A prominent Ethiopian soap opera actor is seeking asylum in the US two months after leaving his country. Znah-Bzu Tsegaye left with his wife and daughter, in protests against alleged atrocities carried out by the Ethiopian government against the Amhara, the ethnic group he is from.
The actor, who was in the weekly Sew Le Sew soap opera, told Voice of America he fled after the government carried out "atrocious actions" and he would not return until "[the] regime is changed".
Tsegaye's claim came weeks after Human Rights Watch and other rights groups claimed security forces killed killed at least 100 people in the Amhara region during anti-government protests held in August. The government had denied the allegations of violence.
Protests erupted in Amhara after thousands took to the streets of Gondar and Bahir Dar to protest over the administration of disputed territories.
Members of the Welkait Tegede community demanded their lands be administered by the Amhara region, instead of the Tigray state.
Protesters, who identify themselves as ethnic Amhara – Ethiopia's second largest group – clashed with police during the demonstrations, labelled as the biggest anti-government unrest Ethiopia has witnessed in recent history.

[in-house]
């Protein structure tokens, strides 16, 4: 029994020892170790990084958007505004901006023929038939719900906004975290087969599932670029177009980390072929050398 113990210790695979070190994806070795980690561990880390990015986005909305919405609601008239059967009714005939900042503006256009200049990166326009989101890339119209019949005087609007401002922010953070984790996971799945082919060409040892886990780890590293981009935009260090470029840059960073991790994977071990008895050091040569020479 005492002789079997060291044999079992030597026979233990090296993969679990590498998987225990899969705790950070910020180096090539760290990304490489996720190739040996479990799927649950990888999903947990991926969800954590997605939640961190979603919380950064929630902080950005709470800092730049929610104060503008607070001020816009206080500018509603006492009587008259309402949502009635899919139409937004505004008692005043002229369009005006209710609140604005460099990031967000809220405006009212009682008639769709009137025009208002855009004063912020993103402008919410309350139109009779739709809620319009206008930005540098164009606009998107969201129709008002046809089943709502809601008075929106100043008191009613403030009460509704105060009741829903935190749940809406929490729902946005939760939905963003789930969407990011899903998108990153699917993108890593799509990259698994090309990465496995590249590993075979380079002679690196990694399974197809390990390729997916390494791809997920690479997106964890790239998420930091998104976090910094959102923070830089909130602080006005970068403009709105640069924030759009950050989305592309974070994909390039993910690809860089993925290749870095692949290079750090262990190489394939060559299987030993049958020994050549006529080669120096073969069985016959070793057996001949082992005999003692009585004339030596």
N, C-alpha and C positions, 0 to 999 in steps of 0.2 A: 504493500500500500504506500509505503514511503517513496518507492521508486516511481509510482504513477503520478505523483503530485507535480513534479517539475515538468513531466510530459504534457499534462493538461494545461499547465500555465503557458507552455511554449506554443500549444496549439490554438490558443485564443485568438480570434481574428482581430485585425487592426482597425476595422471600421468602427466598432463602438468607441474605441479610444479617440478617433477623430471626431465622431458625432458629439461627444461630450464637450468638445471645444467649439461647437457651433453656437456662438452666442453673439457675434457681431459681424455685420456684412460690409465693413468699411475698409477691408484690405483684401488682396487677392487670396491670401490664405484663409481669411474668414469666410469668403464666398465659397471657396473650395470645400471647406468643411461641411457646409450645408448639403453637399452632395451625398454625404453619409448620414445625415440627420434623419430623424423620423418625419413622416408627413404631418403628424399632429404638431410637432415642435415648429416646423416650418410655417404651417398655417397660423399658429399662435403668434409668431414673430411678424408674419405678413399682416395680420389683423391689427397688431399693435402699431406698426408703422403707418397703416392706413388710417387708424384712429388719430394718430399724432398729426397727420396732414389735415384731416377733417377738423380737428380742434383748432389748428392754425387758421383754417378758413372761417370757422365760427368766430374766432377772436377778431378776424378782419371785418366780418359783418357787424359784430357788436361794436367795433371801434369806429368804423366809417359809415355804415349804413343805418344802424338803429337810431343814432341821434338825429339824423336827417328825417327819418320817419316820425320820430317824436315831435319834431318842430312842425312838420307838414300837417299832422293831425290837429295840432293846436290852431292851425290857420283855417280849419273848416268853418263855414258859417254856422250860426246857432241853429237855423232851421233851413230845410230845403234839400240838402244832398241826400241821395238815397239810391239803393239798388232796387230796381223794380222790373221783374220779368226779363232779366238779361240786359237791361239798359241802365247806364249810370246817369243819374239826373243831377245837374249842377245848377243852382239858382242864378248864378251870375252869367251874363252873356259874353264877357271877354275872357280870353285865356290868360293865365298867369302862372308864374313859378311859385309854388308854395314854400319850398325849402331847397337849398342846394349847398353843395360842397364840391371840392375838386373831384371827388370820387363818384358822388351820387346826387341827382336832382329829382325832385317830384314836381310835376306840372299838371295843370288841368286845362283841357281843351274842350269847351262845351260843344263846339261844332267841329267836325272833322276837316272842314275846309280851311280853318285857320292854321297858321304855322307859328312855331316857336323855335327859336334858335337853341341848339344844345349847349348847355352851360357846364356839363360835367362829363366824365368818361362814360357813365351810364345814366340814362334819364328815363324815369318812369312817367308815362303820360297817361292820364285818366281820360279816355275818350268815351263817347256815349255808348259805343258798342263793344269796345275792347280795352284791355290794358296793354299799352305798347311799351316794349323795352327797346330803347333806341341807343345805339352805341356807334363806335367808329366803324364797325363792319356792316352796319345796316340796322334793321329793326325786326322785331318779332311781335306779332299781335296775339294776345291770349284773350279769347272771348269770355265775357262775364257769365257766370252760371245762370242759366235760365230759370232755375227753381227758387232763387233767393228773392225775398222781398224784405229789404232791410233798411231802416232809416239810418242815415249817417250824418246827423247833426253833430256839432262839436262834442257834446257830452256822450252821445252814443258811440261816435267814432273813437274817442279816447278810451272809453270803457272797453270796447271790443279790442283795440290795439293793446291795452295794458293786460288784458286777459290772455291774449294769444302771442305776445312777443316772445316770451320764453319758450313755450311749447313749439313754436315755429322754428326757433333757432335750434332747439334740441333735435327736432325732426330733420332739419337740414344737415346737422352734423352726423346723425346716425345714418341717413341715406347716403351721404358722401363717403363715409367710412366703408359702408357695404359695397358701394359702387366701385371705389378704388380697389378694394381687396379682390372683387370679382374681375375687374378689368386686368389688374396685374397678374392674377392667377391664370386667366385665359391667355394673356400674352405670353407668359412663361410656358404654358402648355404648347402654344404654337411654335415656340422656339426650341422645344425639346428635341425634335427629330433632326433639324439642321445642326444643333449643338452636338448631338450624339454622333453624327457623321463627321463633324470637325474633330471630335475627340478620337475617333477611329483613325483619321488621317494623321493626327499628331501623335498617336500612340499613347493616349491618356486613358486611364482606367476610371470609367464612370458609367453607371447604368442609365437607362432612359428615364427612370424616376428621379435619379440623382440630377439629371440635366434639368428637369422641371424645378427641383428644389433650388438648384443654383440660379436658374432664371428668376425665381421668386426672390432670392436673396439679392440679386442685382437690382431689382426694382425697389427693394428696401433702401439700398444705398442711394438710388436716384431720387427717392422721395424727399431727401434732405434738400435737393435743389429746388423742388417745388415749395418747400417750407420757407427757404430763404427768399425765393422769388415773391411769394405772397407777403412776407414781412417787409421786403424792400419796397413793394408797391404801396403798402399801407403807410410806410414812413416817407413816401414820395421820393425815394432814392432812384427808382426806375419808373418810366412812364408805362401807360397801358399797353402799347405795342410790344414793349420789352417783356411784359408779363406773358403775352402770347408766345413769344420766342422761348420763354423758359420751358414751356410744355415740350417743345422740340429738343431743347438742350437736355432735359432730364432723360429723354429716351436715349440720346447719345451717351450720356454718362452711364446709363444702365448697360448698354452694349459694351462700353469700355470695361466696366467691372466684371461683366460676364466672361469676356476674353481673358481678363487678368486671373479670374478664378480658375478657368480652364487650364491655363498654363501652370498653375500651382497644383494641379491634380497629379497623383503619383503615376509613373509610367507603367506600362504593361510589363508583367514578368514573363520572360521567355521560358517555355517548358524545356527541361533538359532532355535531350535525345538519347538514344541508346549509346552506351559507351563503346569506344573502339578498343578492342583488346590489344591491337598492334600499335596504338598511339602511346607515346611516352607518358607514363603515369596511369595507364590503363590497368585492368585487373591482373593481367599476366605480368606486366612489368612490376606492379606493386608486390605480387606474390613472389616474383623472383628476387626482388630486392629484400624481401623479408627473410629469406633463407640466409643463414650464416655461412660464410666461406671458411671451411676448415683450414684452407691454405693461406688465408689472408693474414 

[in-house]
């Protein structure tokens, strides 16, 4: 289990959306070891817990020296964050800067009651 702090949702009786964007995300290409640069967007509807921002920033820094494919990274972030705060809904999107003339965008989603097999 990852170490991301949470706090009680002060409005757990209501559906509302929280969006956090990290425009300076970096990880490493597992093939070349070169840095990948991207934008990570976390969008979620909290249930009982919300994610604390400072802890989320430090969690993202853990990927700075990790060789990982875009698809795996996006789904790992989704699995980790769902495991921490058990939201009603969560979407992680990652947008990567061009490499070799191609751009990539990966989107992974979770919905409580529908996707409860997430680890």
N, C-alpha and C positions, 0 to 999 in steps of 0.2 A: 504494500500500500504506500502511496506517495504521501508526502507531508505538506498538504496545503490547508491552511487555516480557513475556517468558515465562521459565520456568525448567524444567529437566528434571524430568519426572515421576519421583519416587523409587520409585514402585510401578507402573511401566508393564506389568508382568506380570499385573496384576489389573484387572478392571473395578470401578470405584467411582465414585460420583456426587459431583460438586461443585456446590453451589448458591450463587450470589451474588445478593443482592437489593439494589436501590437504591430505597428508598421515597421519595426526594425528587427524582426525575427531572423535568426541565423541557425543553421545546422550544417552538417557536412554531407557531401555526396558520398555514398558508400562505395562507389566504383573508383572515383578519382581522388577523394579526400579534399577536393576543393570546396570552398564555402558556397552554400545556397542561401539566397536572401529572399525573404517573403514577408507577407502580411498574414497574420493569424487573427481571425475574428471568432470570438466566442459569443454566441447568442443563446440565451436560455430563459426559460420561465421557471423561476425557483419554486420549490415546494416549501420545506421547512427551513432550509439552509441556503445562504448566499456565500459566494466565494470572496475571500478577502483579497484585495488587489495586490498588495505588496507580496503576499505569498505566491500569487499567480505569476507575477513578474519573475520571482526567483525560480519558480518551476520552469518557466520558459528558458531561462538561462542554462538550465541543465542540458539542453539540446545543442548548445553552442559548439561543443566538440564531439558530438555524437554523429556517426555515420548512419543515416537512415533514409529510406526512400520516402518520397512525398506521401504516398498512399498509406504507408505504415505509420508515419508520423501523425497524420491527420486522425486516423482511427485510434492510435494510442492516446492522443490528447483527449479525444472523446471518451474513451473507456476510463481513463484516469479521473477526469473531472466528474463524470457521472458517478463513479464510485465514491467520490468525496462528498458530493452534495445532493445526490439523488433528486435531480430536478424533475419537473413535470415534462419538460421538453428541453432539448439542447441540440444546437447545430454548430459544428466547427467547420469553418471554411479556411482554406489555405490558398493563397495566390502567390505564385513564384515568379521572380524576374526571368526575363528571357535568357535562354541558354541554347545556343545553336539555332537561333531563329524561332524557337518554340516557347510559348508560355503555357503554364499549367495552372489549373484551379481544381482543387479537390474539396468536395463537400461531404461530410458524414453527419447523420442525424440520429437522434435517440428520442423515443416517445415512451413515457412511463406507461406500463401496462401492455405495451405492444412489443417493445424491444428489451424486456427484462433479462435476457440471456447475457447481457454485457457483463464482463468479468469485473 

Amhara and Oromia unrests
This is not the first time that a high-profile Ethiopian national has fled Ethiopia. In August, Olympics silver-medal winner Feyisa Lilesa, from the Oromo ethnic group, staged a protest against alleged human rights abuses committed by his government against his people.
The runner crossed his arms over his head, a symbol of resistance common among Oromo people, after he crossed the finish line of the men's marathon in Rio de Janeiro on 21 August. He later failed to return to Ethiopia, saying he feared for his life.
Lilesa is currently in Washington DC. His gesture of protest shone a spotlight on the anti-government protests occurring in Oromia, Ethiopia's largest state.
Protesters first took to the streets in November 2015 to voice their dissent against a government draft plan that aimed to expand the boundaries of the capital Addis Ababa.
Protests are continuing, with people calling for self-rule, the liberation of political prisoners, the end of what they perceive as "military regime" in the region. This includes the cessation of an alleged crackdown by security forces on "peaceful and unarmed" demonstrators, mainly students and farmers.